Helmet – M35 – ET64 – Camouflaged Kriegsmarine ex double decal

Arguably the helmet was the most recognizable part of the individual German soldiers appearance. With a design that derived from the type used in world war one, the German helmet offered more protection then ones used by it’s enemies. The quality field gray painted steel helmet with two decals and rolled steel rim and leather liner was a labor intensive product and simplified as the war progressed. The earliest model helmet used in world war two was the model 35 or M35 Stahlhelm. During the war the helmet was simplified in 2 stages. In 1940 the airvents changed from separate rivets affixed to the helmet shell to stamped in the main body of the shell. In 1942 a new model was introduced where the rim of the shell was left sharp and not rolled over as previous models. These models are known in the collector community as M40 and M42. The low sides that protect the neck and ears, the tell tale design that the Germans introduced in 1935 can still be seen in modern day army helmets.

Model: M35 Kriegsmarine (navy)
Decal: Kriegsmarine
Paint:1. Factory applied dull olive paint
Markings: ET64
Shell Maker: Eisenhüttenwerke, Thale.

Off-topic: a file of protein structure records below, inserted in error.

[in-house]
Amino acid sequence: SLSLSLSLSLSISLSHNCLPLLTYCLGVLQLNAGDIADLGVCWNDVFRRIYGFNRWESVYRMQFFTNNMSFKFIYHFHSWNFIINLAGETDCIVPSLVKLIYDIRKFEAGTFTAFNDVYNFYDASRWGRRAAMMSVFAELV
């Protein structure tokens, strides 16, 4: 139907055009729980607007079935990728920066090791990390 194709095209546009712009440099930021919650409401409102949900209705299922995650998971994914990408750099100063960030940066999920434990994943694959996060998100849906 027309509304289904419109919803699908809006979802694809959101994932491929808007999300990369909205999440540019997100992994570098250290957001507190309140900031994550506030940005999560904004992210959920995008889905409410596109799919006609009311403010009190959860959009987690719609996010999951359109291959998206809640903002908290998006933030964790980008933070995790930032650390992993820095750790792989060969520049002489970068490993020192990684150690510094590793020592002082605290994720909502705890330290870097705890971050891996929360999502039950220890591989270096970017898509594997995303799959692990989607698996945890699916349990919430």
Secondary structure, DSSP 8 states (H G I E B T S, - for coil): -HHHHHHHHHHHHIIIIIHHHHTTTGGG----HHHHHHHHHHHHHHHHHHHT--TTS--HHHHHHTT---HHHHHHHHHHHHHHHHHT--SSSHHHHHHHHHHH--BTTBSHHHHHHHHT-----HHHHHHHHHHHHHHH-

Size: Shellsize 64, headsize 57 cm
Batch number: 4936
Notes: A stunning woodwork ET64 M35 Kriegsmarine camouflage helmet found in the Batterie Vineta, Hoek van Holland. The helmet was picked up by a boy right after the war and has only been in one collection ever since. The helmet is in great condition with over 90% of the tan camouflage paint remaining. The original ET Kriegsmarine decal is still 100%, partially obscured by green camouflage paint. The decal has the thin black border around the eagle and the swastika has a strong, deep golden tint as would be expected of a Kriegsmarine decal. The tricolor decal has been removed, as per regulation in 1940. The back skirt is nicely named to Hernez on top of the lot number 4936. The helmet is a great example of a Coastal Artillery camouflage helmet and it would be very hard to upgrade. Especially with the provenance of the helmet being picked up from a certain (and famous) Coastal Artillery Battery Vineta in Hoek van Holland, the Netherlands. This helmet would be a prime piece in any coastal artillery collector!